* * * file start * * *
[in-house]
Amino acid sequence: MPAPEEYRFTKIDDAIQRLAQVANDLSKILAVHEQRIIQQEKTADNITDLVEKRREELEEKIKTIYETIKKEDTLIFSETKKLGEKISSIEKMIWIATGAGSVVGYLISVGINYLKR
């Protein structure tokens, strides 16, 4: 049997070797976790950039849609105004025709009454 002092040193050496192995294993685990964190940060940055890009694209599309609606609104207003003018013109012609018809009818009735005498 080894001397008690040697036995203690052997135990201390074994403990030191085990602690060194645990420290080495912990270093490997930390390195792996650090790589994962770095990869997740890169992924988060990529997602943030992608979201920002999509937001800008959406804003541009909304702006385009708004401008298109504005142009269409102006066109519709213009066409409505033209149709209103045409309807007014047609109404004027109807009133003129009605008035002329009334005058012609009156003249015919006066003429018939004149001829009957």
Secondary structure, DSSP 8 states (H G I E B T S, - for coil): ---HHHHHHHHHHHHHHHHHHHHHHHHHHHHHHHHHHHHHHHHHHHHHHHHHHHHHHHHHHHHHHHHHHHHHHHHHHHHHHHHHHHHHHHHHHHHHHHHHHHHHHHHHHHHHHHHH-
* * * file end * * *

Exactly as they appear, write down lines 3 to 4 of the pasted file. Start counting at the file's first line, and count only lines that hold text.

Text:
């Protein structure tokens, strides 16, 4: 049997070797976790950039849609105004025709009454 002092040193050496192995294993685990964190940060940055890009694209599309609606609104207003003018013109012609018809009818009735005498 080894001397008690040697036995203690052997135990201390074994403990030191085990602690060194645990420290080495912990270093490997930390390195792996650090790589994962770095990869997740890169992924988060990529997602943030992608979201920002999509937001800008959406804003541009909304702006385009708004401008298109504005142009269409102006066109519709213009066409409505033209149709209103045409309807007014047609109404004027109807009133003129009605008035002329009334005058012609009156003249015919006066003429018939004149001829009957």
Secondary structure, DSSP 8 states (H G I E B T S, - for coil): ---HHHHHHHHHHHHHHHHHHHHHHHHHHHHHHHHHHHHHHHHHHHHHHHHHHHHHHHHHHHHHHHHHHHHHHHHHHHHHHHHHHHHHHHHHHHHHHHHHHHHHHHHHHHHHHHHH-